Let’s face it—our culture is saturated with sexual imagery, from TV shows and movies to, yes, online pornography. But does watching porn fundamentally shape how we perceive and engage in sex? The short answer is, it’s complicated.

In this blog post, I’ll explain why porn isn’t solely to blame for how we view or approach sex. From exploring different sexual themes often depicted in adult content to cultural norms that shape expectations around sexuality—I’ll provide insight into the complex relationship between pornography and attitudes toward sex.

What Does Research Say About Porn and Public Health?

Does Porn Cause Public Health Issues?

There’s a common misconception that porn is a one-stop source for public health issues like sex addiction and erectile dysfunction. Not so fast! These problems often result from a cocktail of biological and psychological factors, and porn is just one ingredient. For example, men with low self-esteem may experience erectile dysfunction irrespective of their porn consumption.

That said, there’s research showing that high-frequency porn use can correlate with issues like impaired romantic relationships. AND YET, these studies also point to various contributing factors, such as psychological distress. So, it’s not just about pointing fingers at porn.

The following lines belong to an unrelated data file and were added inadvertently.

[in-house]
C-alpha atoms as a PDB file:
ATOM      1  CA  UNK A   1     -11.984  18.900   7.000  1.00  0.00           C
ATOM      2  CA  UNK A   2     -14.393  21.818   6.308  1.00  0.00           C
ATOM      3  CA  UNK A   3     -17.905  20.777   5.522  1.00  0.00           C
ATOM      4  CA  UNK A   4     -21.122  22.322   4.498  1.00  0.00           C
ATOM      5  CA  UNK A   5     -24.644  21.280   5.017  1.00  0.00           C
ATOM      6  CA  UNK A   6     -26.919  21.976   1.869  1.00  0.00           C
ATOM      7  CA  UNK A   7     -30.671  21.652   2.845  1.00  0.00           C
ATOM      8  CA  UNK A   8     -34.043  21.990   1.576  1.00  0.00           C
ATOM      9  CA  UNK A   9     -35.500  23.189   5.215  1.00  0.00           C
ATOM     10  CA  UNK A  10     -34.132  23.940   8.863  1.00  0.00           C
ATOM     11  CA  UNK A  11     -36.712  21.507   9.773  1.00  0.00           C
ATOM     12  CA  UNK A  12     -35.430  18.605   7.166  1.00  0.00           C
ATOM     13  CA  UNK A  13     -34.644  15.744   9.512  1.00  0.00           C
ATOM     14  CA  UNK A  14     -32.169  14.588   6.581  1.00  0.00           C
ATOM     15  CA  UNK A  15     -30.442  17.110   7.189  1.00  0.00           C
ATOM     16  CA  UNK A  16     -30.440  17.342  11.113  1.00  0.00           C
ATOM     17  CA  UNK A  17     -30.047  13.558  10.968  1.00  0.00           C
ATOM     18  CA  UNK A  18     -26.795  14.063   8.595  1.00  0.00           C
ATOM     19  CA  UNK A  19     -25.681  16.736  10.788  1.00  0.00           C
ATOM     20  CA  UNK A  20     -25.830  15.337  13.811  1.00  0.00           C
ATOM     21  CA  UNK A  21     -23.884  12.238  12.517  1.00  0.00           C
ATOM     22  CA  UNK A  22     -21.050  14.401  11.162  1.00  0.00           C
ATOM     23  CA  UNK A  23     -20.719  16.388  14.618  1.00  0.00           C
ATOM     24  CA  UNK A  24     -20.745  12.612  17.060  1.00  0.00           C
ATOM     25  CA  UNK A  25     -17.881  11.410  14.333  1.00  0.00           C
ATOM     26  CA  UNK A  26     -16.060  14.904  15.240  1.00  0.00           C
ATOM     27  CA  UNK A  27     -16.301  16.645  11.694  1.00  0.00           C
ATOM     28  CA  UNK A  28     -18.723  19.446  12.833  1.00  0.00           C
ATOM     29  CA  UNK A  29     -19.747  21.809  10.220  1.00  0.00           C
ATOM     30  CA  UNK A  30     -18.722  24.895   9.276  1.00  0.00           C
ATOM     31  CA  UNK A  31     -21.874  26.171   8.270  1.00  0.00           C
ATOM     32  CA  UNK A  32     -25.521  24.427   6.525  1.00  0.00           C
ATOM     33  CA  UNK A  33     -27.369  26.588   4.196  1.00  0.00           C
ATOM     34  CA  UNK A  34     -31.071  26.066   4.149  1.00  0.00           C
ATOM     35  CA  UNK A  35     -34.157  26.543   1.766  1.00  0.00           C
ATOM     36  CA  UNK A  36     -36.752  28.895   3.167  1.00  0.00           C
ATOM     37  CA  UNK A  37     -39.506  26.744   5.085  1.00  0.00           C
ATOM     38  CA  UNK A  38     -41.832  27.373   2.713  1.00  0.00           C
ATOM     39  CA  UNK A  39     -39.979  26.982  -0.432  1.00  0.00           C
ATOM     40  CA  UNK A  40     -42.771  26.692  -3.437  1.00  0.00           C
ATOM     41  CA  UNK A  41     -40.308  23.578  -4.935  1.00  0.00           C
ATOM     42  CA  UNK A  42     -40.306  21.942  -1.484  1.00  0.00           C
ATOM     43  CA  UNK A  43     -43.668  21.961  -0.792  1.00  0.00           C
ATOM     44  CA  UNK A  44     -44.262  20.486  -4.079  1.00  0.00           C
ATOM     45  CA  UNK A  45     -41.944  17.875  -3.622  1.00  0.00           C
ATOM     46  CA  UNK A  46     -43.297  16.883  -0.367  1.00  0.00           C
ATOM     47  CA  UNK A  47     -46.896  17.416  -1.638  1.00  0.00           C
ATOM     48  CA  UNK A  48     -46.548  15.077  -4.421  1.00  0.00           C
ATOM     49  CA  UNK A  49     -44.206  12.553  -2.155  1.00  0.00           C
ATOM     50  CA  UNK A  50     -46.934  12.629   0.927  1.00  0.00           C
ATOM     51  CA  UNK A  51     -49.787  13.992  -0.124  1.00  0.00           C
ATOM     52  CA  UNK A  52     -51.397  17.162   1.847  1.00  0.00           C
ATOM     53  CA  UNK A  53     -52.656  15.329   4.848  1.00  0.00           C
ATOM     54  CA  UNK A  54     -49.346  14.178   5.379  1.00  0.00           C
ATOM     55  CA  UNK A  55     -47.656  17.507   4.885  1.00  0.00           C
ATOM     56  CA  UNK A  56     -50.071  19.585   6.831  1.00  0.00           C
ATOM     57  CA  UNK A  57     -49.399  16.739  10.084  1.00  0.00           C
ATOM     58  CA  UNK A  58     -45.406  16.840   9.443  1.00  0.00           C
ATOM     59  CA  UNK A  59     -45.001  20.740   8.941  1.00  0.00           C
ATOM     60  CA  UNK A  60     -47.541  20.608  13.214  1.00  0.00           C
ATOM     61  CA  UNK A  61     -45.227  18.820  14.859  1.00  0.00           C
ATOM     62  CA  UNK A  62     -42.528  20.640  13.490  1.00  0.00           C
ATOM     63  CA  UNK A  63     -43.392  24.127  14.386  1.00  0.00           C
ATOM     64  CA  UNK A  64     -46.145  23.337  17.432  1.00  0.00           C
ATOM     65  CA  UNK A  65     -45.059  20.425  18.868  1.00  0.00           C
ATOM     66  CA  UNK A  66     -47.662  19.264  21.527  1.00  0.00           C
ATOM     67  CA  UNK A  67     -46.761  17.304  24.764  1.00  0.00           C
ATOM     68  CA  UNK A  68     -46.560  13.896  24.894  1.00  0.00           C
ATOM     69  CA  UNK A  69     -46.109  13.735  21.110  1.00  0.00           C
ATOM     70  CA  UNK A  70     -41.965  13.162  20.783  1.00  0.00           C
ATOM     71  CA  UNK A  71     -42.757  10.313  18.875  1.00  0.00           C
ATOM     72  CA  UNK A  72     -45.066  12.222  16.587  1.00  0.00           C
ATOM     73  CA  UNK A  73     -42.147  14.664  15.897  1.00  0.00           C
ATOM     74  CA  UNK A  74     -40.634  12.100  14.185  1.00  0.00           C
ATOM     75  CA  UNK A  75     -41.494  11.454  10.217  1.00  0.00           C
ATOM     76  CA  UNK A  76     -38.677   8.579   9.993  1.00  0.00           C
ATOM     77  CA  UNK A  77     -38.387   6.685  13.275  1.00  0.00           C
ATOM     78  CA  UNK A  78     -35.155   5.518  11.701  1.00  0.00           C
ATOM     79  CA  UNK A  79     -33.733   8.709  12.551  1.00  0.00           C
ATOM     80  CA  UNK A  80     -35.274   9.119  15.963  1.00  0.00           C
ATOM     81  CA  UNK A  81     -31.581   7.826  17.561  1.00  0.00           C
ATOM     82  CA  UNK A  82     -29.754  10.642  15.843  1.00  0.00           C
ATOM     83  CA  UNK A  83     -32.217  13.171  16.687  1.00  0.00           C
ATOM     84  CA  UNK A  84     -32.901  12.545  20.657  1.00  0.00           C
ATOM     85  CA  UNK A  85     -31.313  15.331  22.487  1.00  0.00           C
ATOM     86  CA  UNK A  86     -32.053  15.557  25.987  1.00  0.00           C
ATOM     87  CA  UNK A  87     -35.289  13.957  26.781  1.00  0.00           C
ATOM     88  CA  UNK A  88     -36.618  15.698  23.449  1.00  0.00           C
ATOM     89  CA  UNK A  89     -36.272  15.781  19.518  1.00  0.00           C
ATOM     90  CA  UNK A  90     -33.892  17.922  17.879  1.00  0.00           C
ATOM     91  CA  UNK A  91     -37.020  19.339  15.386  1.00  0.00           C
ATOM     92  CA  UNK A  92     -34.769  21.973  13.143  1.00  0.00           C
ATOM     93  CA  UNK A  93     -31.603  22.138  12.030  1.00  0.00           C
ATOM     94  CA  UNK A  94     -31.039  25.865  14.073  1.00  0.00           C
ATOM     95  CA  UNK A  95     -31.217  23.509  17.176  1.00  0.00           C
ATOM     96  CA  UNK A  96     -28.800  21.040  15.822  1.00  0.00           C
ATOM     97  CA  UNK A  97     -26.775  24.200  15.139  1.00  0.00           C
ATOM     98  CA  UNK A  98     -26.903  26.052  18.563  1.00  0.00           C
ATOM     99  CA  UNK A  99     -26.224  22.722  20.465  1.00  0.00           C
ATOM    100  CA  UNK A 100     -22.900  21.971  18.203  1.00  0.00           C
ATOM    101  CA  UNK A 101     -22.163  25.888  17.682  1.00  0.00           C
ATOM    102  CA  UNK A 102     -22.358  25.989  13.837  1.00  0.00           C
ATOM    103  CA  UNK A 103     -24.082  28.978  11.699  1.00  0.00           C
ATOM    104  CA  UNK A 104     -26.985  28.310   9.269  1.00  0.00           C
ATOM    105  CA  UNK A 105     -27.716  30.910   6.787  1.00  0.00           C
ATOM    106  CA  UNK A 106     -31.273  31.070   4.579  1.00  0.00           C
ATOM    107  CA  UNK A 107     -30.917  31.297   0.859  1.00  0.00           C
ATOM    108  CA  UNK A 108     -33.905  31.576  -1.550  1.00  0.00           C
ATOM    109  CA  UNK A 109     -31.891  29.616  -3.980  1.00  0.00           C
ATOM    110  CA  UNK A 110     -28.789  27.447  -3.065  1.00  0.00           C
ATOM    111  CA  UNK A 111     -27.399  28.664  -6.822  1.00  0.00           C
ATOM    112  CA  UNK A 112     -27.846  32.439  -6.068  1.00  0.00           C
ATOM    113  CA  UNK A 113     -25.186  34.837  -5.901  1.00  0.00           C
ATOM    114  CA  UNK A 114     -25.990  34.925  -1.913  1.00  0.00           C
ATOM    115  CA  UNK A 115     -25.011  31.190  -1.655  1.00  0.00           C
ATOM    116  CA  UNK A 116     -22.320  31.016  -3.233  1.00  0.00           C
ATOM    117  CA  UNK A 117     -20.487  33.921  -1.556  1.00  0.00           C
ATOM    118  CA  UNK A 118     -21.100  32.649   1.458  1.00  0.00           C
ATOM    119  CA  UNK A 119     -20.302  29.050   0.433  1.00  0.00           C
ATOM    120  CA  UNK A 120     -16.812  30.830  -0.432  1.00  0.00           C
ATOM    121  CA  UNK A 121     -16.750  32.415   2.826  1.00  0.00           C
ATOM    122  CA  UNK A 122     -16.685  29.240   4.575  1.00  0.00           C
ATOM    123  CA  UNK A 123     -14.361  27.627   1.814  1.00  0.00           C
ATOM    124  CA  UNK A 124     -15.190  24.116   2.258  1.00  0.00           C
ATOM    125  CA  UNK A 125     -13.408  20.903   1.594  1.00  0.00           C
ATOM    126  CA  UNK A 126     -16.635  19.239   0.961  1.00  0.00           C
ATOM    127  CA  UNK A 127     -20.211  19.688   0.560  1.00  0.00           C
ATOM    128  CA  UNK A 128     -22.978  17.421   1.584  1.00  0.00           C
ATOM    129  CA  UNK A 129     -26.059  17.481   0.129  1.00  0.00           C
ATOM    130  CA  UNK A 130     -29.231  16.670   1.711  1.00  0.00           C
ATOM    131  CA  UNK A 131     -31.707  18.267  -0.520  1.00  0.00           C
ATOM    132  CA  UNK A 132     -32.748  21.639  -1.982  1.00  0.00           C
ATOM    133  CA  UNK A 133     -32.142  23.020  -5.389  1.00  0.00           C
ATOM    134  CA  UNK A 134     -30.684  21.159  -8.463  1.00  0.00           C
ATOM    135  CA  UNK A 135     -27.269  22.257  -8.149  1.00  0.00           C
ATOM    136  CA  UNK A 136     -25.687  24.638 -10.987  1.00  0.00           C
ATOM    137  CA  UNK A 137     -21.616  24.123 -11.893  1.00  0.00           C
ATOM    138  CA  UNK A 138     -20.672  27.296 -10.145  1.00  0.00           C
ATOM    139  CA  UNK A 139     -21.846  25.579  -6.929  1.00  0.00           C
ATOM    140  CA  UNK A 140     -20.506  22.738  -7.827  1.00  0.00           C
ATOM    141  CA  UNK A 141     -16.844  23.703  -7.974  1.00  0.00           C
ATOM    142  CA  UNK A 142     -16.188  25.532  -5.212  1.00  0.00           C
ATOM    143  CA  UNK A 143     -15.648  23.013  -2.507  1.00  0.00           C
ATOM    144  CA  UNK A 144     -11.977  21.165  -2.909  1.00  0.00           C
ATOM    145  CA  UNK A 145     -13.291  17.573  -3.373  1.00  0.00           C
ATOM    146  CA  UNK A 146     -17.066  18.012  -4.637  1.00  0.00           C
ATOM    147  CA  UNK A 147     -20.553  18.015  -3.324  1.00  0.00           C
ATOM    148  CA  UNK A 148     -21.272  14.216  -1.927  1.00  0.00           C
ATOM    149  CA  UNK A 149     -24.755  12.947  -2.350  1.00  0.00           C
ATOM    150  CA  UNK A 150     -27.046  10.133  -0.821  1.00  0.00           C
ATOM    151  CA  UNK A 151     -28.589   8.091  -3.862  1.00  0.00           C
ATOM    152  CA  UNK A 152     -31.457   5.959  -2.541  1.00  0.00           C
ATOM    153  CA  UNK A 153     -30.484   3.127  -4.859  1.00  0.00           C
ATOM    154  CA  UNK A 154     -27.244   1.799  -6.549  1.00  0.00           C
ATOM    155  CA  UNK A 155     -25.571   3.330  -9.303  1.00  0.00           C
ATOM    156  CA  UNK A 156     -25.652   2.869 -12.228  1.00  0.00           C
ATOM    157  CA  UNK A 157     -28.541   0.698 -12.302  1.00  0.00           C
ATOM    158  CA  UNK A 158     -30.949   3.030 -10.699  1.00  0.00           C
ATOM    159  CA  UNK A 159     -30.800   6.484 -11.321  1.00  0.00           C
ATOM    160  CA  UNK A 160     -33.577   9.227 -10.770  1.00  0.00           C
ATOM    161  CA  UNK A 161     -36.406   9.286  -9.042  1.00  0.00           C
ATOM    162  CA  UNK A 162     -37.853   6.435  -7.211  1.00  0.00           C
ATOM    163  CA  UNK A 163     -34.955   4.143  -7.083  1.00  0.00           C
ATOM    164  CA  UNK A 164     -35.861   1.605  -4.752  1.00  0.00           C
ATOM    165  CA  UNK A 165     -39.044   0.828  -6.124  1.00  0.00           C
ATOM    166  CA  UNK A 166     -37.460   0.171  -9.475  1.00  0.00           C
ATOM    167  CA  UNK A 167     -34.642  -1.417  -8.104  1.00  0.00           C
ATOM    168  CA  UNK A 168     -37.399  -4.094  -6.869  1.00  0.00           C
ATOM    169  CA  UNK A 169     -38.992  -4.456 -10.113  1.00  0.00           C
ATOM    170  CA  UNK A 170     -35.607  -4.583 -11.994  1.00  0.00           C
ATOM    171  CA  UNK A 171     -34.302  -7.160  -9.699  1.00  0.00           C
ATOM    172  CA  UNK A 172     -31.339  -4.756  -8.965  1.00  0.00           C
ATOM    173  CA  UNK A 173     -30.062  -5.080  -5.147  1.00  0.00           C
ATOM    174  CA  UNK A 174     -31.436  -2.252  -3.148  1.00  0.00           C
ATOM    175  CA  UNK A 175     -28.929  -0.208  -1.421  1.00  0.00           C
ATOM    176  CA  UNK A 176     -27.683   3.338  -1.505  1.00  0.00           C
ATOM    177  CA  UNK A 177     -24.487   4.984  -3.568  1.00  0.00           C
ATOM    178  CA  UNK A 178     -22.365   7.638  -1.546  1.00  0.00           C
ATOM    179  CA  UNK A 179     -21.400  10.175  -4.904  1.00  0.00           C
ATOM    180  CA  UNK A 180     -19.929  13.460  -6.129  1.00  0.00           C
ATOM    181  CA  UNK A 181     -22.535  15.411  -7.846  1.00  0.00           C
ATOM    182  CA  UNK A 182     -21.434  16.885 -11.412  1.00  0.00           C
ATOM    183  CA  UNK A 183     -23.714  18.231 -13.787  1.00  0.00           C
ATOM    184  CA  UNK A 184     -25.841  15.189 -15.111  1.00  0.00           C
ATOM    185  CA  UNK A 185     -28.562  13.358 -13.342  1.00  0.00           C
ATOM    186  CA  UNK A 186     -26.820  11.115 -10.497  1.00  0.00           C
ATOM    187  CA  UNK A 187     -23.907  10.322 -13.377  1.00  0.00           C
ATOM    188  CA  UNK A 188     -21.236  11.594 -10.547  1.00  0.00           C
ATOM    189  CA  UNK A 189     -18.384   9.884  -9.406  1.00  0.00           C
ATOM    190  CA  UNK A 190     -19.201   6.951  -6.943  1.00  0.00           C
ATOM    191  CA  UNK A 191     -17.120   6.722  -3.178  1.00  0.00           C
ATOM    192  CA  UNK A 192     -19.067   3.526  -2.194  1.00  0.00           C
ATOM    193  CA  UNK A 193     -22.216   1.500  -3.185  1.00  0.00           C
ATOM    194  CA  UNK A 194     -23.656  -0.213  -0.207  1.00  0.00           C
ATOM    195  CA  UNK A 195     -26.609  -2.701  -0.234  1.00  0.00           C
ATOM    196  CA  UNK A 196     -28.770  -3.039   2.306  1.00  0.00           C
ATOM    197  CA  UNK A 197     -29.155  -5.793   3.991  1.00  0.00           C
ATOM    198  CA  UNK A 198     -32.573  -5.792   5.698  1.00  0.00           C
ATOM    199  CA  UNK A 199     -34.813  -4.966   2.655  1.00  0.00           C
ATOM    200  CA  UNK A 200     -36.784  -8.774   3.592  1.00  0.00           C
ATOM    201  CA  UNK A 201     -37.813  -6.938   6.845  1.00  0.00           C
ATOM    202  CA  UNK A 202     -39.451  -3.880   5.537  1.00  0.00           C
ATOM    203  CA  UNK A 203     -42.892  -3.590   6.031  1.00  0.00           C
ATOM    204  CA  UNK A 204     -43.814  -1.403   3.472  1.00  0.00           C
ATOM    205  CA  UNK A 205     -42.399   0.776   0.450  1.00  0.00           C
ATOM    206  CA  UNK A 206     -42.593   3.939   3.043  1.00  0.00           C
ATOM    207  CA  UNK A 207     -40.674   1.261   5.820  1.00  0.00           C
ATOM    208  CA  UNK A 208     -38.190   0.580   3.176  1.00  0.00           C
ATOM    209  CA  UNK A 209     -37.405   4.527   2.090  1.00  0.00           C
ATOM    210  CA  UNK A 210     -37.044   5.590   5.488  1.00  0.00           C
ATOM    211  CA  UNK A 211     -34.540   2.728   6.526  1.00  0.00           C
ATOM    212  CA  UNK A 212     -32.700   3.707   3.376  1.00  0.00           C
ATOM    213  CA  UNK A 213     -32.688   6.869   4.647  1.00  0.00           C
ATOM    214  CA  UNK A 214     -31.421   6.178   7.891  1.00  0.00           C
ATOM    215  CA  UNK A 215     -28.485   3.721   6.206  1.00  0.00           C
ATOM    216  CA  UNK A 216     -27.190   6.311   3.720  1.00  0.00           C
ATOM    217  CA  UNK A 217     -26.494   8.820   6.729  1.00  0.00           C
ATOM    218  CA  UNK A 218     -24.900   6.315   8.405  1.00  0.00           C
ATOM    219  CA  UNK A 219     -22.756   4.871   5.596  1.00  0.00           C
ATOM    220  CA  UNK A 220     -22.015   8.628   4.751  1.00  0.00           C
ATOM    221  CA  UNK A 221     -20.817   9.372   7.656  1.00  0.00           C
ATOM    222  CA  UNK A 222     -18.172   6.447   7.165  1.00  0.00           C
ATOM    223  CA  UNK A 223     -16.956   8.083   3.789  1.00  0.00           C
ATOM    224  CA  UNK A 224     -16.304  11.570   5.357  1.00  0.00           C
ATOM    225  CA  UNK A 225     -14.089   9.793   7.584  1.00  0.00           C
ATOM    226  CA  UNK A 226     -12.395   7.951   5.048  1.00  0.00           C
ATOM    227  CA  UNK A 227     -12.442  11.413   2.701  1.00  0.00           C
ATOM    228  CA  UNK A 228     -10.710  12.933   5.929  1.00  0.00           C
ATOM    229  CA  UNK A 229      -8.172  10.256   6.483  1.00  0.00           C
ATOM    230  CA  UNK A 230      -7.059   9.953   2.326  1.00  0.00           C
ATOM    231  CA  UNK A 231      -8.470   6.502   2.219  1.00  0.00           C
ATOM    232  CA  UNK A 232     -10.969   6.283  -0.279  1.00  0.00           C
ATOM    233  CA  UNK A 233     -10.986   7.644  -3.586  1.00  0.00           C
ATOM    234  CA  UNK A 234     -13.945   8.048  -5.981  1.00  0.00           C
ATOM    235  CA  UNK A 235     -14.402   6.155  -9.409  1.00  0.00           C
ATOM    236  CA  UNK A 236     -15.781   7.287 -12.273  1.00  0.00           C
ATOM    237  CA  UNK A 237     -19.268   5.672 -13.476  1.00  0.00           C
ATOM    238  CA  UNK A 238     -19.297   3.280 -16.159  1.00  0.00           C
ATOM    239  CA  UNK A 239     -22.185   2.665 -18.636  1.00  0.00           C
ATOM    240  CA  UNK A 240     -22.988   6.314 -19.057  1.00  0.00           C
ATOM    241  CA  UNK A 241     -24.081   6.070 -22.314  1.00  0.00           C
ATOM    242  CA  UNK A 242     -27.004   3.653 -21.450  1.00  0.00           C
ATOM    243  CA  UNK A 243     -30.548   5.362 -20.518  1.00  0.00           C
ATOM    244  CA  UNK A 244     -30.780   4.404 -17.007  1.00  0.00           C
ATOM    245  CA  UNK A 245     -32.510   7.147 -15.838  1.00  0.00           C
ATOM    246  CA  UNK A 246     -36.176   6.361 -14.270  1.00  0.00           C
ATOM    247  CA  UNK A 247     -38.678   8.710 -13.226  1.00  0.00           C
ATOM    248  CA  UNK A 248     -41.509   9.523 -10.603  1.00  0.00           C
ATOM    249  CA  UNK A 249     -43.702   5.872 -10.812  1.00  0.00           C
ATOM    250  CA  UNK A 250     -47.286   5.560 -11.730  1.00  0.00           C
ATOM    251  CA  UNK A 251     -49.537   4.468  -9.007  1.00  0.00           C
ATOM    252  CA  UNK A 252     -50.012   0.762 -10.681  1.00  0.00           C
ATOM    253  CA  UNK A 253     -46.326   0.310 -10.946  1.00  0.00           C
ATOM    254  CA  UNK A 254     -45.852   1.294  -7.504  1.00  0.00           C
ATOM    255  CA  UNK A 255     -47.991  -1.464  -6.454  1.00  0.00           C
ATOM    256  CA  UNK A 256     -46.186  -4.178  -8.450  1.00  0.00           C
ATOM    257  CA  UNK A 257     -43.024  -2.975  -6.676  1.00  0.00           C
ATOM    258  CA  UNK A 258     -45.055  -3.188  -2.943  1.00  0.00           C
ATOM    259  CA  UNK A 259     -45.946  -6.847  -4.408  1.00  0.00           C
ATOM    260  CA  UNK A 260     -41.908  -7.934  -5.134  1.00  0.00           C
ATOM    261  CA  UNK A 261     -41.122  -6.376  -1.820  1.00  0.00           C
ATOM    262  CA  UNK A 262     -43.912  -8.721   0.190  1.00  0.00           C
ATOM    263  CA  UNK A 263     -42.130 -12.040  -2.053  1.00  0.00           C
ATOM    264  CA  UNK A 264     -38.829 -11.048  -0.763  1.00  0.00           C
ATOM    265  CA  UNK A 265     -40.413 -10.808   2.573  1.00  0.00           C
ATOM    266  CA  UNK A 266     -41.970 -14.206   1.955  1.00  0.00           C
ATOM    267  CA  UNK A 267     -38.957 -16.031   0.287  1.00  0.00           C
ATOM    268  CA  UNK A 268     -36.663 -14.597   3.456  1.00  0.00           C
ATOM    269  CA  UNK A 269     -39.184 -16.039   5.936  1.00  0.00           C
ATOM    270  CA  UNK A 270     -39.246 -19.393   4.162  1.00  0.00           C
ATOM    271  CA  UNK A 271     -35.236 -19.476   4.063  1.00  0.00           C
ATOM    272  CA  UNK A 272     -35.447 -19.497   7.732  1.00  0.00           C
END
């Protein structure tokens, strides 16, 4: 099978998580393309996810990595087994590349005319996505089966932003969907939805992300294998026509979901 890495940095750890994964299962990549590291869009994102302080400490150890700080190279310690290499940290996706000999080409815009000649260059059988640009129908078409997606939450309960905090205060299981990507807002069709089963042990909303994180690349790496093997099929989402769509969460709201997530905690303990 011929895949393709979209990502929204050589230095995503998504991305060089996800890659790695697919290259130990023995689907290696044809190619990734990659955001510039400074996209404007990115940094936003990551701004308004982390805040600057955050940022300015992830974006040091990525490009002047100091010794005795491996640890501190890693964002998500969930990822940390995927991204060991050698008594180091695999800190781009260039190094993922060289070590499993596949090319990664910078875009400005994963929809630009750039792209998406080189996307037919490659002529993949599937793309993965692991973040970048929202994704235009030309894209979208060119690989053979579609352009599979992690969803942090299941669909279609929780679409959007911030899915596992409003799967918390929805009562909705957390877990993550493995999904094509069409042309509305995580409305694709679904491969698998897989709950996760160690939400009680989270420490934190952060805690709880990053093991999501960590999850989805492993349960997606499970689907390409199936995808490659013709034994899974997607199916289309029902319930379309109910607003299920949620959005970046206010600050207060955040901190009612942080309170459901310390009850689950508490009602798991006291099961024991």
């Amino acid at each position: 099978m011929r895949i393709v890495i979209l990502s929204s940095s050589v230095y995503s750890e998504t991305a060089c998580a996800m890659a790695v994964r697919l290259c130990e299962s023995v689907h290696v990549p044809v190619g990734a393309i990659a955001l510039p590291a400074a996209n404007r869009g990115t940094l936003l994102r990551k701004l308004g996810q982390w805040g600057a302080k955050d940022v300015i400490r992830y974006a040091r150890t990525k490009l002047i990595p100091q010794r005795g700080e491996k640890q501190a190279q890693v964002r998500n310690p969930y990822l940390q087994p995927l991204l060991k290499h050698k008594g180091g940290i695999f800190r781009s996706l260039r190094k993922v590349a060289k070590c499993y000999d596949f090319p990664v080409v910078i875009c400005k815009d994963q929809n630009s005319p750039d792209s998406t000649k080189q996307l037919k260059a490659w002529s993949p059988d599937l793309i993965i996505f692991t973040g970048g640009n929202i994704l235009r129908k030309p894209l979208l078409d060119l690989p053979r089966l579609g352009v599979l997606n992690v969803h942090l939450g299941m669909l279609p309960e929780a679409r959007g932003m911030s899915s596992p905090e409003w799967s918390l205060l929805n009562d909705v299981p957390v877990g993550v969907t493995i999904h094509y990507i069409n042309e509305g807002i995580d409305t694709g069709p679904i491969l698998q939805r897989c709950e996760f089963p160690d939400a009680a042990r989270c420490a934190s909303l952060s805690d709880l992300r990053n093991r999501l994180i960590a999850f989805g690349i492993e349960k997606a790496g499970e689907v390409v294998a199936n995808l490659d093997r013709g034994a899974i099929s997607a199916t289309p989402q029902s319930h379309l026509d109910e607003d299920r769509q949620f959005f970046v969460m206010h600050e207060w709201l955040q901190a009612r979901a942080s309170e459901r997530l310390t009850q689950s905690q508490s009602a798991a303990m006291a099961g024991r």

In addition, porn consumption does not necessarily lead to addiction. Studies suggest that it can be beneficial in specific contexts— such as therapy or exploring fantasies with a partner.

It’s important to note that high-frequency use of porn can be associated with some adverse effects, such as impaired romantic relationships and erectile dysfunction. However, we should also consider the other factors contributing to these issues — such as biological predispositions and psychological distress.

The Impact of Pornography on Cultural Norms

We can’t overlook the fact that without critical thinking skills or basic media literacy, pornography can often perpetuate immature and unrealistic expectations about bodies, pleasure, and even specific sexual behaviors. While it may seem harmless at a glance, this skewed representation can lead to problems such as body dissatisfaction and unrealistic sexual expectations.